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Evelyn Dickey is the former HR Director at Severn Trent, where she introduced menopause in the workplace best practice back in 2017. The company training sessions, launched a menopause support guide for all employees, and carried out ongoing awareness raising. She’s now a Non-Executive Director at Nuclear Decommissioning Authority.

Here’s what she has to say about menopause in the workplace: 

Why is it urgent and important employers do this now? 

As many people know, in the UK and Europe, the workforce is ageing. As the proportion of the workforce over 50 grows it’s going to become more and more important that we maintain and make maximum use of all those fantastic skills and experience. 

We know menopause symptoms can pose significant problems for some women and make them feel less confident and even consider leaving their jobs. And in the workplace today, and in the future, we can’t afford to lose those fantastic skills.

So doing something now is really critical. 

What was your experience of introducing menopause awareness, education and support into Severn Trent?

Hugely positive. It was like we opened a tap and all this enthusiasm just gushed out. It was all about learning, sharing experiences and improving the working environment. And we also improved people’s home and personal environments. It was incredible that women and men at all levels in the organisation – indeed union colleagues – were really enthusiastic about tapping into this topic, learning more and improving the workplace for everybody and retain fantastic women in their jobs.

Overall, a fantastic engaging experience for everybody. 

What surprised you most about your colleagues’ reaction?

This was really interesting as I wasn’t sure how to start the conversation and what sort of reaction we would get. I was completely overwhelmed and bowled over by the amount of enthusiasm from colleagues across the organisation.

We filled a meeting room with over 100 people within a few hours of announcing the first menopause training session on the intranet. I was overwhelmed how enthusiastic and interested people were.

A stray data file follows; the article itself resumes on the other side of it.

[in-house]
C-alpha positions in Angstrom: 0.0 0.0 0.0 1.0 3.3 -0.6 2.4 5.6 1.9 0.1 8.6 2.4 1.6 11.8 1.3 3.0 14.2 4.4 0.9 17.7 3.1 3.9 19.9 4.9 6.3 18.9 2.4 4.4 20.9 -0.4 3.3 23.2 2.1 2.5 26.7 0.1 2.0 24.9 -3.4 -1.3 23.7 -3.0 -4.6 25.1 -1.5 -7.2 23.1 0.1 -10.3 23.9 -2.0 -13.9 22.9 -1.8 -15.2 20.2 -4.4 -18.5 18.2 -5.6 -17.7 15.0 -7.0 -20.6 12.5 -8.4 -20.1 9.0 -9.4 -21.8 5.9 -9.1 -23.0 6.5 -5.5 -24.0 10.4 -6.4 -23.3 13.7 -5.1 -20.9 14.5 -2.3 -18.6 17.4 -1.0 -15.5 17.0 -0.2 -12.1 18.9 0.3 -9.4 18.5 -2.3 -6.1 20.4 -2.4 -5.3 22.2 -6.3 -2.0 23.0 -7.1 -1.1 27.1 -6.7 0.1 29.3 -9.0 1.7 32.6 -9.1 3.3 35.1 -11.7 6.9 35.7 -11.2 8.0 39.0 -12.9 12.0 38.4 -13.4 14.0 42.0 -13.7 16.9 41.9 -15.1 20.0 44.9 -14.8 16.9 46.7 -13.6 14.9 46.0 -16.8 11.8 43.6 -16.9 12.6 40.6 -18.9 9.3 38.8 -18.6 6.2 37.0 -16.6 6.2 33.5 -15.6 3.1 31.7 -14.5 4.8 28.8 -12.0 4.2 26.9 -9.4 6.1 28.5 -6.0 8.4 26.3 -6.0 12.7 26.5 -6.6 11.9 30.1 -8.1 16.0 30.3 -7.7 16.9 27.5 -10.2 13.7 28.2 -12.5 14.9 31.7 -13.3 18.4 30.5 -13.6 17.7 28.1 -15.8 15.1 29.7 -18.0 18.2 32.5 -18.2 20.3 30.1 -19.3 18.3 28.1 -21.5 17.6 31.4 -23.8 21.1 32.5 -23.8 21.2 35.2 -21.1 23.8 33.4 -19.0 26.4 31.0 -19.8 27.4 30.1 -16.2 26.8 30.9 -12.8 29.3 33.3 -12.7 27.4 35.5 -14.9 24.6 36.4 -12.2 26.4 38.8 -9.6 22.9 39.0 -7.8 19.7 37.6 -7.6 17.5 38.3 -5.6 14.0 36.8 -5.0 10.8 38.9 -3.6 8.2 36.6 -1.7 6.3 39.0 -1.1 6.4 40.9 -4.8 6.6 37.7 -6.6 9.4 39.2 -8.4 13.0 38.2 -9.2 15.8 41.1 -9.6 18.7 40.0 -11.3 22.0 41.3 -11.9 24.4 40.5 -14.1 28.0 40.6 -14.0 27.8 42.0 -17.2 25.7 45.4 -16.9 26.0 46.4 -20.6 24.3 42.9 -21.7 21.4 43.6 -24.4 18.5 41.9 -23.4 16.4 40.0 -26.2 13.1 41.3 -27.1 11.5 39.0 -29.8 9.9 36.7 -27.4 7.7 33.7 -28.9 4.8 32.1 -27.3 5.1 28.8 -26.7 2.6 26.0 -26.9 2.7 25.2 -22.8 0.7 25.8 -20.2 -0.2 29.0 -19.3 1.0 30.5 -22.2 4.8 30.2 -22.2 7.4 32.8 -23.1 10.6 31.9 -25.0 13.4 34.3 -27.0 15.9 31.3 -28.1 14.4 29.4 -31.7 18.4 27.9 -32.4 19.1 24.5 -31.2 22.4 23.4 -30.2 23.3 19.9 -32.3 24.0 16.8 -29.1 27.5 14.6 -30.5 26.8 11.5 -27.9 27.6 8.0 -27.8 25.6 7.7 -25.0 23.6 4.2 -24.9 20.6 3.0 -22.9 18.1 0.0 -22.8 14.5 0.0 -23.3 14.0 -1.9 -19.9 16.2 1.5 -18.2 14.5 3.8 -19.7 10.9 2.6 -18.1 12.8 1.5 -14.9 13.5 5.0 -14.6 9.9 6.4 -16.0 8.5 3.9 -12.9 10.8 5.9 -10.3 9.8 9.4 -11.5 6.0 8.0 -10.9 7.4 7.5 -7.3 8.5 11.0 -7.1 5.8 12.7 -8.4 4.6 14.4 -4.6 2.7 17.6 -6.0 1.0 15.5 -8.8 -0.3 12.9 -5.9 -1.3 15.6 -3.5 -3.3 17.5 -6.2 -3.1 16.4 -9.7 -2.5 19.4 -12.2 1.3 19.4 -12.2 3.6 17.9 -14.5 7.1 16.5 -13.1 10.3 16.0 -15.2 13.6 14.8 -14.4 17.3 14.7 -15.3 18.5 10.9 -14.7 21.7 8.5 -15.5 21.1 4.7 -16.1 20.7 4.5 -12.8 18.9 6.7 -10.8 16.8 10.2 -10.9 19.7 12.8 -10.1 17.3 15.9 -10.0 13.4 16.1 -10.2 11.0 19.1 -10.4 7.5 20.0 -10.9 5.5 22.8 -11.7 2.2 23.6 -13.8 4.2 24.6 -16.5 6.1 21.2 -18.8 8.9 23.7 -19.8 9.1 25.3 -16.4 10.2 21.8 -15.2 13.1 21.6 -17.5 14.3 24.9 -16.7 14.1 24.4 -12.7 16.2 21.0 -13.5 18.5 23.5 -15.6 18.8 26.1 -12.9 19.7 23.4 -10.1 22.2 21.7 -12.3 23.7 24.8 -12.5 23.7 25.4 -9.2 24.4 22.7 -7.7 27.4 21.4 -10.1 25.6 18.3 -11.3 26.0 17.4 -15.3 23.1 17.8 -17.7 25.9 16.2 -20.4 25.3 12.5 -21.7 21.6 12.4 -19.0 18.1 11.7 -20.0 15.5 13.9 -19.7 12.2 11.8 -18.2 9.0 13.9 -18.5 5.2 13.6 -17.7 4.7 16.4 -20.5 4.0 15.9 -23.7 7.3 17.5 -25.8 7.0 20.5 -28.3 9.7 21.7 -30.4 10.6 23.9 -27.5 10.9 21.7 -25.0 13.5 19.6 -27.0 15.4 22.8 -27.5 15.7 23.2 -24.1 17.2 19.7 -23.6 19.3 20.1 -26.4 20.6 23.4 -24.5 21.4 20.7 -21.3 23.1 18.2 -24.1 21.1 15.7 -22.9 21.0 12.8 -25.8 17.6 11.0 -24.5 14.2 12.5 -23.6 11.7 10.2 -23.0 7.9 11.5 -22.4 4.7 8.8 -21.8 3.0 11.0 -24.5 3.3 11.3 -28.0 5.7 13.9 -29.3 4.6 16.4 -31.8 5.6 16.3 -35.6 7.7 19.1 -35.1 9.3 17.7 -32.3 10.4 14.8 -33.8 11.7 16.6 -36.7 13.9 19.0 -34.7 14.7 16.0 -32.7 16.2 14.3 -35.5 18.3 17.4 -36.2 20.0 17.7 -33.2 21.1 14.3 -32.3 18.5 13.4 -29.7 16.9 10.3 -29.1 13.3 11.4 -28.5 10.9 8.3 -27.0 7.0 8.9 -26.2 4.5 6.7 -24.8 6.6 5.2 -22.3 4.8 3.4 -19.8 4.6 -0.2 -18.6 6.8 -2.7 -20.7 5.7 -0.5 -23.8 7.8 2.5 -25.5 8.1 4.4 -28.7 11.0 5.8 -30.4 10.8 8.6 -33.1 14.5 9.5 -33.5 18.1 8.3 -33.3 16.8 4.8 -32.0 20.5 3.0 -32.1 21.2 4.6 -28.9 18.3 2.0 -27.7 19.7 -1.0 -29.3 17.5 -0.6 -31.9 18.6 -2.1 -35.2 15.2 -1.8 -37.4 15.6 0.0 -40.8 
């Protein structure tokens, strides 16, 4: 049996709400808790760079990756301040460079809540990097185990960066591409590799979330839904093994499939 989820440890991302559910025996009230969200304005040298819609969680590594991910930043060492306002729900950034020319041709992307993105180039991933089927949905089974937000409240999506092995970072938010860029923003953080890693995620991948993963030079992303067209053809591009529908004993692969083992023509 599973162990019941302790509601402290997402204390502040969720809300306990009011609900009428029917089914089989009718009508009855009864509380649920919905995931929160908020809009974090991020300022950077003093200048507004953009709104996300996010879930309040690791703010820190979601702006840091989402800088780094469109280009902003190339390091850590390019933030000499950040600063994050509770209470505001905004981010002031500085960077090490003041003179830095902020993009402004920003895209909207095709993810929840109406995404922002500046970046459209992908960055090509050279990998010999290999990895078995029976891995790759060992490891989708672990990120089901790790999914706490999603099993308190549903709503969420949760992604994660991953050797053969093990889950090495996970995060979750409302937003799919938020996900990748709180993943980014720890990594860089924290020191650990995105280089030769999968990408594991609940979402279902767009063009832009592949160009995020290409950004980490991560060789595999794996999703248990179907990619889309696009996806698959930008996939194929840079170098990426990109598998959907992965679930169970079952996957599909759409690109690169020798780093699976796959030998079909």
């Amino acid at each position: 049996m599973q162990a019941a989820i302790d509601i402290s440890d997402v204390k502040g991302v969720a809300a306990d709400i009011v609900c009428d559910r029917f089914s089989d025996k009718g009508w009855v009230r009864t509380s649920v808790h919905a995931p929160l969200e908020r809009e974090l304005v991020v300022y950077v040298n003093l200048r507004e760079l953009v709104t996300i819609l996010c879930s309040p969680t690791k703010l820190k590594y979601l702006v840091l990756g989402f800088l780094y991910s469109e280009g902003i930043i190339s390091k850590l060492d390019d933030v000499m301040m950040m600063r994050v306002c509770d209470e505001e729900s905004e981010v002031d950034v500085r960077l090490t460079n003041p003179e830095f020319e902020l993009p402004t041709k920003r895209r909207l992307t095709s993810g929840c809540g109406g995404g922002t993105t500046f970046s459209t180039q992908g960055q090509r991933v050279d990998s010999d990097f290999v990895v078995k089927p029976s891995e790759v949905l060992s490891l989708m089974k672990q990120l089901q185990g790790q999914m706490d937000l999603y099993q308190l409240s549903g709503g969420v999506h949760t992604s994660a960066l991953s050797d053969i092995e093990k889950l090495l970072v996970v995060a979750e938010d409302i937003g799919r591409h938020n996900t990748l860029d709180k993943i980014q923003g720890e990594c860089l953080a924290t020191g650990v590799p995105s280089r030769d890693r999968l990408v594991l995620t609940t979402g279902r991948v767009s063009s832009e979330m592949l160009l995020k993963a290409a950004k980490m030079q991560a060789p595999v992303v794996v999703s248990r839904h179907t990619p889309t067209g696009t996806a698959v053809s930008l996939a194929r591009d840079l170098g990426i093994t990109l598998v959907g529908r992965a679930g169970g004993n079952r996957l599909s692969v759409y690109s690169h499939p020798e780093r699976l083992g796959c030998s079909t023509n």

We then ran many more sessions as the level of interest was so high. 

Who do you think needs to know about menopause?

I think everybody needs to know about menopause. The group I found most interested were women who were coming up to menopause or going through it. They knew far less about menopause than anyone had realised.

However, I was also interested in how many men wanted to know about menopause. Some of that was from a managing others perspective, but others wanted to understand the impact on their partner or their mother, for example.

So I think everyone needs to know because once you start talking about it there are things that individuals can do, there are things that businesses can do and there are things that family support can do to make life much better for people going through this. 

How does menopause awareness, education and training support underpin HR priorities

That’s an easy question now I’ve been through it. It actually really helps with attracting, recruiting and retaining fantastic staff, so I have no doubt the value of doing this in terms of getting the best out of current employees as well as future employees. Knowing you’re the sort of organisation that wants to support this makes a huge difference.

I think it’s a no brainer in terms of HR or people policies, it’s a fabulous tool to have in your toolkit. 

What one thing would you say to someone thinking of starting a menopause campaign?

Learn a little bit more about menopause and then just get started. What will be needed in one organisation may not work in another, so just learn a bit about it yourself. And then just roll the conversation forward.

You’ll be incredibly surprised how quickly people come to you and be part of it. 



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